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C.J. Ludwig talks to a friend on his blackberry while The Spill Canvas performs during a concert at the Granada Theatre in Dallas, Texas, March 30, 2008. (Ben Fredman/Dallas Morning News/MCT)
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What if you gave a concert and the crowd refused to watch?


It’s not as far-fetched as it seems. As more and more concertgoers fiddle with cell phone cameras and fidget with BlackBerries, some people say mobile technology is ruining the concert experience.


Are cell phones ruining the concert experience?

“It’s extraordinarily irritating,” says Roger Waters of Pink Floyd fame. “All these people holding up these horrid little squares of bright light.”


“It’s like they’re not even there,” says jazz guitarist Bill Frisell. “It’s like, `Why don’t you put that away and listen to the music?’”


“It drives me crazy,” says singer Steve Earle. “They have their use, but there’s definitely a price to pay.”


It’s not just a case of cranky baby boomers griping about the young and the restless. Plenty of younger artists and fans are also getting fed up with the tech intrusion.


“As a performer, it’s frustrating to look out and see a sea of cell phones instead of faces,” says Sleater-Kinney guitarist Carrie Brownstein.


“There’s definitely a problem where people are so busy documenting the moment that they forget to just live in the moment.”


Of course, pop concerts were awash in distractions long before the cell phone. In the early `60s, shrieking girls made it impossible to hear the Beatles perform. In the `90s, mosh pits made going to concerts a contact sport.


“You never expect 100 percent of people’s attention,” says rapper Ice Cube. “You learn to take 80 percent.”


But the levels seem to be rapidly shrinking thanks to “microboredom,” a term invented by - who else - a cell phone company to convince people they need to escape reality with their mobile gadgets.


At concerts, microboredom usually means fans snapping dozens of photos of the band, the crowd and the stage lights. The ultimate disconnect comes when they take pictures of the pictures on the video screen.


“Everyone has this strange archiving addiction now. It’s like they’re trying to pin a butterfly to a corkboard,” says Canadian singer Feist.


“To me, a gig isn’t supposed to be for posterity,” she says. “It’s supposed to be a bunch of people tossed together in a room, making a mood, and then it’s over. You can’t see the world through a viewfinder.”


Ray Davies of the Kinks sang about the problem 40 years ago in “People Take Pictures of Each Other,” a song about obsessive photo-takers trying “to prove they really existed.”


But the existential crisis isn’t confined to photography. To some fans, a concert isn’t a concert until they’ve text-messaged their buddies about it.


“It’s a really interesting trend - instead of clapping, they’re blogging,” said Michael Stipe, poking fun at the tech-addicted crowd at R.E.M.‘s recent show at March’s South by Southwest festival in Austin, Texas.


But not all musicians regard mobile technology as a buzz-kill. When cell phone use exploded in the late `90s, bands had fans wave them in the air to create a million-points-of-light effect. Suddenly, flicking your Bic was passe.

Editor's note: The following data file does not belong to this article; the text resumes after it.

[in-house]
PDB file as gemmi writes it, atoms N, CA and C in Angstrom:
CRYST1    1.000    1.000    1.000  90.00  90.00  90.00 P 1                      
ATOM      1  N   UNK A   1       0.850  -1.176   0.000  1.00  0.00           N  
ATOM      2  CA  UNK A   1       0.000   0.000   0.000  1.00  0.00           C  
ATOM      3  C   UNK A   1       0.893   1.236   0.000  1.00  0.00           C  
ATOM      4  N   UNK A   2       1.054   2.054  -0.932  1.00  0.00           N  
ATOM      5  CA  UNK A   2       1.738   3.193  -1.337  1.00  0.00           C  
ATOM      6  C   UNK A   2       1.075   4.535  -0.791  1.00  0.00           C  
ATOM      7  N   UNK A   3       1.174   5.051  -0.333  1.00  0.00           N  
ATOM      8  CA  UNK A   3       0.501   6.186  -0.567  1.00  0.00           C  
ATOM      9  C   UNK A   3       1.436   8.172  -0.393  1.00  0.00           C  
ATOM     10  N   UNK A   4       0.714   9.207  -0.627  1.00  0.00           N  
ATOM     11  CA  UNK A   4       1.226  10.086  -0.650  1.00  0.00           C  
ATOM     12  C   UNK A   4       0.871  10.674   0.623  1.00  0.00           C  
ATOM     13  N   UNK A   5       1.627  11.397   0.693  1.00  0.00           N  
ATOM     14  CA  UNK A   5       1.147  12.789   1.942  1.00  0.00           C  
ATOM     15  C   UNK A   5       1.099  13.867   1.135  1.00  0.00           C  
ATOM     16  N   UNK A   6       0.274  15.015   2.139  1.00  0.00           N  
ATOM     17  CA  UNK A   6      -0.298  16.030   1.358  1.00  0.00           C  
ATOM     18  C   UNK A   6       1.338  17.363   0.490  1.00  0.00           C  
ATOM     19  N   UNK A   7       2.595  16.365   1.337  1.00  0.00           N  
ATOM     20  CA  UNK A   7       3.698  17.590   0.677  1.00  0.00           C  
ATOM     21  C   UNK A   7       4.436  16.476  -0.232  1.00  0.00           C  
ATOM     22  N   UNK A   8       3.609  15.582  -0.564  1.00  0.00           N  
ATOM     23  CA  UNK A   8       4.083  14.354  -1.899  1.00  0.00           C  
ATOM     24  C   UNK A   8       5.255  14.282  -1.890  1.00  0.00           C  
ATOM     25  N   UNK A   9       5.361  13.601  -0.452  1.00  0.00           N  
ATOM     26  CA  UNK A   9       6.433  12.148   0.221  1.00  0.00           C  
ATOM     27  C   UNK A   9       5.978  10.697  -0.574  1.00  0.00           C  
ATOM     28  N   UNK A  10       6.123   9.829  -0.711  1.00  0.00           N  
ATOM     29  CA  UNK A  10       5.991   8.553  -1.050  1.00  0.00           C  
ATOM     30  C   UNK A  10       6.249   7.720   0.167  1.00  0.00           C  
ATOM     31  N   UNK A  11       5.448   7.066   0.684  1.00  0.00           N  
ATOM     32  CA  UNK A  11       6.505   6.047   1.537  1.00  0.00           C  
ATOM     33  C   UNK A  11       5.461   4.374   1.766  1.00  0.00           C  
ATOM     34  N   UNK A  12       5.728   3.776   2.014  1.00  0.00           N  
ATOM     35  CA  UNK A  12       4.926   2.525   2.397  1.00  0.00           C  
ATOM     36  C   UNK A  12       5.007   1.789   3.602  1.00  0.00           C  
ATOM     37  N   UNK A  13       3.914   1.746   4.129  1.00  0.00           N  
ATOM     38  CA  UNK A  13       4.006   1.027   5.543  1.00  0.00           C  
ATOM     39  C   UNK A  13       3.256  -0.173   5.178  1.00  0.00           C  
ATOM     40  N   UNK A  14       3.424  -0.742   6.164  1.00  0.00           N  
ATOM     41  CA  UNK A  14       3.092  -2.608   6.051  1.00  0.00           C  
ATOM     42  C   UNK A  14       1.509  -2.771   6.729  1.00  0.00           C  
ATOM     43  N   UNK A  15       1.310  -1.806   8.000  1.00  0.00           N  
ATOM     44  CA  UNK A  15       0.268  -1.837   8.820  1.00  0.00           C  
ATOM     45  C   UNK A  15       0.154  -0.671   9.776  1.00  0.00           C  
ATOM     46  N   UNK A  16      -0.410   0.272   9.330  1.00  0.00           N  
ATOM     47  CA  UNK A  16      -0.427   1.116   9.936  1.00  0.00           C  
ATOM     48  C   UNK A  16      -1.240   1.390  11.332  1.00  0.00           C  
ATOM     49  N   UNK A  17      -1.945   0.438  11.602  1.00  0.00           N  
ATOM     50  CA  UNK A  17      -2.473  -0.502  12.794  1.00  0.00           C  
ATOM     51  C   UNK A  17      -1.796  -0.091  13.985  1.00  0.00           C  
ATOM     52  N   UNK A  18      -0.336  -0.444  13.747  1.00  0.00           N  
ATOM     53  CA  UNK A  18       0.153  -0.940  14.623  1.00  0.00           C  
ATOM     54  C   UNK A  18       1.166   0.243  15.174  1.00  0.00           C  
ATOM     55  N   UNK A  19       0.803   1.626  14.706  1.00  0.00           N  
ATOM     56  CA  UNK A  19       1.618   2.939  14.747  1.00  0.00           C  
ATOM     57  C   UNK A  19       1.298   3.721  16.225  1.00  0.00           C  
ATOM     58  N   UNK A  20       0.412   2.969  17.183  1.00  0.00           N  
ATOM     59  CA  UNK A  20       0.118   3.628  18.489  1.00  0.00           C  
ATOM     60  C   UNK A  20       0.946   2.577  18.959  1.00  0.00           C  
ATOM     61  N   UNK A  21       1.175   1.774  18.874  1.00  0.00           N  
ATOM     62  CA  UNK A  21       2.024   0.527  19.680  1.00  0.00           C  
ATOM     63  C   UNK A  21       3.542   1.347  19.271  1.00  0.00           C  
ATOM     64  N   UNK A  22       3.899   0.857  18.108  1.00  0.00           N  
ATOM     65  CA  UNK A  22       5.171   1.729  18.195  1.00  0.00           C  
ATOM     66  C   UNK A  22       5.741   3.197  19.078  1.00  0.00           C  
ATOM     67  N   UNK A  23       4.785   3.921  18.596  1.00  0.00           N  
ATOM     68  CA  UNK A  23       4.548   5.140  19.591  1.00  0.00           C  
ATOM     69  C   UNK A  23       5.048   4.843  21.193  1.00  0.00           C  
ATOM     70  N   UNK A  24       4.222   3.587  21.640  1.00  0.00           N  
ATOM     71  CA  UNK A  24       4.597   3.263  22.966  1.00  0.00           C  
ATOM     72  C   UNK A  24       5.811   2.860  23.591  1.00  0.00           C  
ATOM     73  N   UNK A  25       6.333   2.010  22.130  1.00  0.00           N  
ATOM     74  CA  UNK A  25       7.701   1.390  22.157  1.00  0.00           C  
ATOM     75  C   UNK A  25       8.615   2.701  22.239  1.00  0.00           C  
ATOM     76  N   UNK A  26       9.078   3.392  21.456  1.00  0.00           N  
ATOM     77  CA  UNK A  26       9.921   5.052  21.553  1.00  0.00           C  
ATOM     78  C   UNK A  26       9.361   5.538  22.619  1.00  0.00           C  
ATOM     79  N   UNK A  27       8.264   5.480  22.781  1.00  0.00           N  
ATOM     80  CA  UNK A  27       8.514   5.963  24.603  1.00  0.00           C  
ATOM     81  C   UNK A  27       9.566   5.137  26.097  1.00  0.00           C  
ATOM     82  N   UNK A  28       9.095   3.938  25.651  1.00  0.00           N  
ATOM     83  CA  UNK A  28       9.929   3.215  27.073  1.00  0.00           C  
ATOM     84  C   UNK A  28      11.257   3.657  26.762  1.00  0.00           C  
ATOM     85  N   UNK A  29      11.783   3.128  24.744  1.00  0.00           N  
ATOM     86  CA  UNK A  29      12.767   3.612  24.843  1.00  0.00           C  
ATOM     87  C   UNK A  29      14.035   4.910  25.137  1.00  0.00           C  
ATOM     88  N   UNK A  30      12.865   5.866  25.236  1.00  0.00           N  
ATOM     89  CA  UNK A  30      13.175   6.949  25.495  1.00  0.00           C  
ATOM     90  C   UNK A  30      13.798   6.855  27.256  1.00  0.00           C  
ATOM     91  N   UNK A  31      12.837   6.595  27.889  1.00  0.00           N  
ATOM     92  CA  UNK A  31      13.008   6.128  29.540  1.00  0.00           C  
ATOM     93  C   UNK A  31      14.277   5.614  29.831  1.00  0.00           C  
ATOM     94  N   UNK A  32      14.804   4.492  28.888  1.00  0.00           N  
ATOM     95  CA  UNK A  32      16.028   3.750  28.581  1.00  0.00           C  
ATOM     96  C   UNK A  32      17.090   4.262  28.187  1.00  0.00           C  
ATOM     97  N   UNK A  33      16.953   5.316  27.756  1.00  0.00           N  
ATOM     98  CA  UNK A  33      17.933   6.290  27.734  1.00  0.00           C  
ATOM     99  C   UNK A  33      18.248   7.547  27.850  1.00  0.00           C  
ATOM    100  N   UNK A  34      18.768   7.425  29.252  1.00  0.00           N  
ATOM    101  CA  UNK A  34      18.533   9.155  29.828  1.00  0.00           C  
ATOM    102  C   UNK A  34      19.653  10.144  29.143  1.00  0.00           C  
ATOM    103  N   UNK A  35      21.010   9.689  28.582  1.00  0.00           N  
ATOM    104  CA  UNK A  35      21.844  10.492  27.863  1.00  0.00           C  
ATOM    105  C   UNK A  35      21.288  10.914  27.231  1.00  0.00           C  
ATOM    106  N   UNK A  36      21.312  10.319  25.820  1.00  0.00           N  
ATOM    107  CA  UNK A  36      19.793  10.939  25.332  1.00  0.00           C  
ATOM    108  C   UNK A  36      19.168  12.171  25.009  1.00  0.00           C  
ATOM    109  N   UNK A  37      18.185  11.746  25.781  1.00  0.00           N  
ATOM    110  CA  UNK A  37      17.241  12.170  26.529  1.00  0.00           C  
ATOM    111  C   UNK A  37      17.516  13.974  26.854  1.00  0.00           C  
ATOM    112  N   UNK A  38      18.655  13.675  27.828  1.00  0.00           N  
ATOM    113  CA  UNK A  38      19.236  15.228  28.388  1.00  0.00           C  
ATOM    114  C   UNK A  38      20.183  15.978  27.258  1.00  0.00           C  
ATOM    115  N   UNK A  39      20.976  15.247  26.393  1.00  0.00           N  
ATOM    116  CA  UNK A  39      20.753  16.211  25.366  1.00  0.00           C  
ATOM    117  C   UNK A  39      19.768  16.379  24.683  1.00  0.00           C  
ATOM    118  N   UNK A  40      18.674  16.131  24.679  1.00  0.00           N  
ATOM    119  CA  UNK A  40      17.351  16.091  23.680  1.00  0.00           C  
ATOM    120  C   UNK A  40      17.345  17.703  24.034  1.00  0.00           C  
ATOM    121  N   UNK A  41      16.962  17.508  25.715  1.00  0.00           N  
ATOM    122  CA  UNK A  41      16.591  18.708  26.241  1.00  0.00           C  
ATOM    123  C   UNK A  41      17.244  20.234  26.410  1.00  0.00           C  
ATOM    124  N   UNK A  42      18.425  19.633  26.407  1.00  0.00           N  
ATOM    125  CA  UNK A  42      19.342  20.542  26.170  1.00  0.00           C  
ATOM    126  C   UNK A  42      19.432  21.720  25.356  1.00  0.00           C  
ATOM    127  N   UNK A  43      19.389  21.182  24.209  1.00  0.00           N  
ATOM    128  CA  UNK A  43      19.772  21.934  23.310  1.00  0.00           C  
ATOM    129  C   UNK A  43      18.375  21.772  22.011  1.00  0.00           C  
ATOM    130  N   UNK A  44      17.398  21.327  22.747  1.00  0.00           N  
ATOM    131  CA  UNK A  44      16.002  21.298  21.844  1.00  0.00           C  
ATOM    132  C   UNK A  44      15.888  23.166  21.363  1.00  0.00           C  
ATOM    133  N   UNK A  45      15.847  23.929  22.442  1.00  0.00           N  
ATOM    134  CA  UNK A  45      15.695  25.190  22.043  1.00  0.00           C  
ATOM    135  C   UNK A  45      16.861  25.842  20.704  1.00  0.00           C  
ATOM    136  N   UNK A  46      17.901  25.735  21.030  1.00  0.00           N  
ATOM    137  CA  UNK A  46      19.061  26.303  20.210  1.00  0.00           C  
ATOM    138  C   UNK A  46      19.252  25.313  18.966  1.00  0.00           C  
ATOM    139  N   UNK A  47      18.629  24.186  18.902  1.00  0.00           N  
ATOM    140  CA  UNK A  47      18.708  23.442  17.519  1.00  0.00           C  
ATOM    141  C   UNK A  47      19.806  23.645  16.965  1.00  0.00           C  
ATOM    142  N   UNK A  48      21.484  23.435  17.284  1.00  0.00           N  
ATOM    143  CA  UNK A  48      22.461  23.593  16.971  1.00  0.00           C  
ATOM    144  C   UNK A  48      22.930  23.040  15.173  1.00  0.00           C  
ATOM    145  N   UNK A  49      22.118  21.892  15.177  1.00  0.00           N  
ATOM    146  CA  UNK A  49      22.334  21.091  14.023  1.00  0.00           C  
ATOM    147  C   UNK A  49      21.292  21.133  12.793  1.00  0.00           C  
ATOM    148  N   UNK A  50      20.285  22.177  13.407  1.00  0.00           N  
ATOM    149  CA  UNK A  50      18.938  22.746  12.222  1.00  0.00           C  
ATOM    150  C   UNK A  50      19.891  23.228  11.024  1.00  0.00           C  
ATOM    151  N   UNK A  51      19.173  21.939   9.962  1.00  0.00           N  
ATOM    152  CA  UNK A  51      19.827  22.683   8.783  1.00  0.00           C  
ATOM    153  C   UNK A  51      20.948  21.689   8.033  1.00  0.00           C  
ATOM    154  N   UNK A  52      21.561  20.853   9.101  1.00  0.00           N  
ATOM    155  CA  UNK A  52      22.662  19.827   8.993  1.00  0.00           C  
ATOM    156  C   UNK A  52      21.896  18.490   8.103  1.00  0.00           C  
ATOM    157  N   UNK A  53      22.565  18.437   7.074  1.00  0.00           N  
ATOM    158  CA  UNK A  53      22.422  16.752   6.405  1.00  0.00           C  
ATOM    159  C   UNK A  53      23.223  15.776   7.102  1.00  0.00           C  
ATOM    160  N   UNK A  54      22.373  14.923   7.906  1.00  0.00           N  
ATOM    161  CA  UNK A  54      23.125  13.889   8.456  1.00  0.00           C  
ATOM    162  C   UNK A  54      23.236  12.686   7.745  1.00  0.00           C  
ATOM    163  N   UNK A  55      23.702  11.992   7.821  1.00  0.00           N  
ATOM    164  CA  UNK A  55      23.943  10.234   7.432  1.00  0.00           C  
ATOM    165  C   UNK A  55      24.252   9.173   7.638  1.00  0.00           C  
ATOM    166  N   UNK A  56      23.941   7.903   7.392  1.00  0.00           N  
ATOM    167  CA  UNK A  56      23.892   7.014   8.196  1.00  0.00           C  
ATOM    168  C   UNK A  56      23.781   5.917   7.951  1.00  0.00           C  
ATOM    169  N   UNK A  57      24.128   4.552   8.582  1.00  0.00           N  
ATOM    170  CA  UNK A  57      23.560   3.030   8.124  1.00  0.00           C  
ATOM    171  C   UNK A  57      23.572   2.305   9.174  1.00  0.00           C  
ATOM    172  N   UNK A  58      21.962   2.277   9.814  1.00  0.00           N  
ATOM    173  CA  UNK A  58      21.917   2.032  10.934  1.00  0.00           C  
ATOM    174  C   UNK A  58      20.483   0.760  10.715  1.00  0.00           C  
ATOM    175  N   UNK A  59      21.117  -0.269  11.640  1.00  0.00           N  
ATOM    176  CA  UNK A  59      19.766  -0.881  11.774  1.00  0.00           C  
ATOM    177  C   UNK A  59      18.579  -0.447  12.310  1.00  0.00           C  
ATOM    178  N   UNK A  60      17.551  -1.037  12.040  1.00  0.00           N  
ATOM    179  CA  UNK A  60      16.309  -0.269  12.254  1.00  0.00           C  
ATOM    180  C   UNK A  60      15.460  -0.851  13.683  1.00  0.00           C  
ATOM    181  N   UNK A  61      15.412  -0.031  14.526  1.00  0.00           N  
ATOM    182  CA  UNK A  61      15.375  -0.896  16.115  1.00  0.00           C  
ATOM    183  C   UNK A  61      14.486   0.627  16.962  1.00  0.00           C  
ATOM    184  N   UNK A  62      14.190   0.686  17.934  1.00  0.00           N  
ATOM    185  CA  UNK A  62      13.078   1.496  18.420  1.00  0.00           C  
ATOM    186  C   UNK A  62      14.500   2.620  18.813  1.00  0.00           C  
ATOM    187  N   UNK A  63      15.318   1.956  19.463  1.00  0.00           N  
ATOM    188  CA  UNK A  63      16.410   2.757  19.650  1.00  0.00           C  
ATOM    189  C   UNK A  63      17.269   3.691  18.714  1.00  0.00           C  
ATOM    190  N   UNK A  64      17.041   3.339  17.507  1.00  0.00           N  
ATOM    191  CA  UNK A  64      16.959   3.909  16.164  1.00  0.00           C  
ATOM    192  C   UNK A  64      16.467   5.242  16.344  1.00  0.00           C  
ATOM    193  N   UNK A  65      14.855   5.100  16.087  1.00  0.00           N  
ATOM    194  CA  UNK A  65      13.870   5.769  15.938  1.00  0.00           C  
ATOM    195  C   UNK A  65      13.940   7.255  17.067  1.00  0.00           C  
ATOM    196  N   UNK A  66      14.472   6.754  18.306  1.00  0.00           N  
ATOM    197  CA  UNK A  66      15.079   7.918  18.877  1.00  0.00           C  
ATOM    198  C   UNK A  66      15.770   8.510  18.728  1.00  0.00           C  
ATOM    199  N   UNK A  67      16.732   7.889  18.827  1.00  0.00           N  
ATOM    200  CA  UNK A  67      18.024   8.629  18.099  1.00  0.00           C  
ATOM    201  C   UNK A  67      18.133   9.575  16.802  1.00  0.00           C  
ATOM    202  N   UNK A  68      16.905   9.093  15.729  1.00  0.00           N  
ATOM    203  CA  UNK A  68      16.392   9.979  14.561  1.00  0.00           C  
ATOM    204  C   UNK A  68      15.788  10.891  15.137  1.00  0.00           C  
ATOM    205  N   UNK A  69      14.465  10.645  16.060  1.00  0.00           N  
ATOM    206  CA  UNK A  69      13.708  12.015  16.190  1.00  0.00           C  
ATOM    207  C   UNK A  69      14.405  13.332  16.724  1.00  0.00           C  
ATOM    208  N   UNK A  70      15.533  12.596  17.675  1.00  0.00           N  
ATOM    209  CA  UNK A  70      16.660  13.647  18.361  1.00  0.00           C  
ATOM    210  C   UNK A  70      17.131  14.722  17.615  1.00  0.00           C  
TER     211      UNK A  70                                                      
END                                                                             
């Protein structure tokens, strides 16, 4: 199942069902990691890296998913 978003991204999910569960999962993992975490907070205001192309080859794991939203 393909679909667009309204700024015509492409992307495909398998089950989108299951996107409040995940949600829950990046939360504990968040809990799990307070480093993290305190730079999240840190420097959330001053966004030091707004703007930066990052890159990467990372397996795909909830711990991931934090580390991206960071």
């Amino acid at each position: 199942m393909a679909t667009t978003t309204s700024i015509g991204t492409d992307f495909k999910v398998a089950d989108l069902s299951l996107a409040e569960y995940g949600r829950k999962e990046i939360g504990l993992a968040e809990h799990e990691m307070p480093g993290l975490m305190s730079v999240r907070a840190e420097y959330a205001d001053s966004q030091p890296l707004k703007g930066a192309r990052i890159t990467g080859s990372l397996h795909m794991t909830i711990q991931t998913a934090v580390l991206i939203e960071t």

Later, as text-messaging flourished, groups asked concertgoers to post messages on video screens. Today, some artists embrace the tech boom as a potential career boost.


“My bottom line is communication,” says English rocker Billy Bragg. “If they want to capture a photo of me and send it to a friend who can’t be at the gig, I don’t have a problem with that.”


Concert videos are the latest rage as fans flood YouTube with clips they shot using their cell phones and digital cameras. The videos are often so fuzzy and muffled they’re unwatchable. Still, some bands embrace them as free instant promotion.


Bowling for Soup recently made up a song onstage and “that thing was on YouTube before I even got back home from the show,” says singer Jaret Reddick. “That’s just the way it is now.”


In an age of multitasking, some wonder if electronic gadgets are really that much of a distraction - or if the anti-cell phone brigade is just being crotchety.


“Do you want people to be strapped to their seats, with their eyes pinned open and a jolt of electricity if their mind should stray?” says Police drummer Stewart Copeland.


“Cell phones don’t bother me,” he says. “An audience that’s so excited it’s shooting the band with its cell phones is an audience that’s throbbing with the pulse of the band.”


But is it really about a communal pulse? Or is it more about stroking your own ego?


“I see people calling their friends and saying, `Hey! Guess where I am? I’m at the Roger Waters show,’ just so somebody somewhere can be impressed by them,” says Waters. “It’s about them showing off.”


One solution would be to forbid fans from using phones during the show - a protocol already used at classical concerts, plays and movies.


Then again, rock prides itself on personal freedom. Banning cell phones might seem totally un-rock `n’ roll.


“It’s a personal choice. We shouldn’t say `you can’t have a cell phone,’” says Brownstein of Sleater-Kinney.


“But it’s frustrating,” she says. “There’s a generational gap where people no longer know how to experience life without technology.”


Music lovers can only hope they’ll learn. It may take decades, but some future generation is bound to hit the “off” button and rediscover the joy of focusing on the concert.


“All these new toys, people have to play with them for a while,” says musician-producer T Bone Burnett. “But ultimately, they’ll figure out how dehumanizing they are.”


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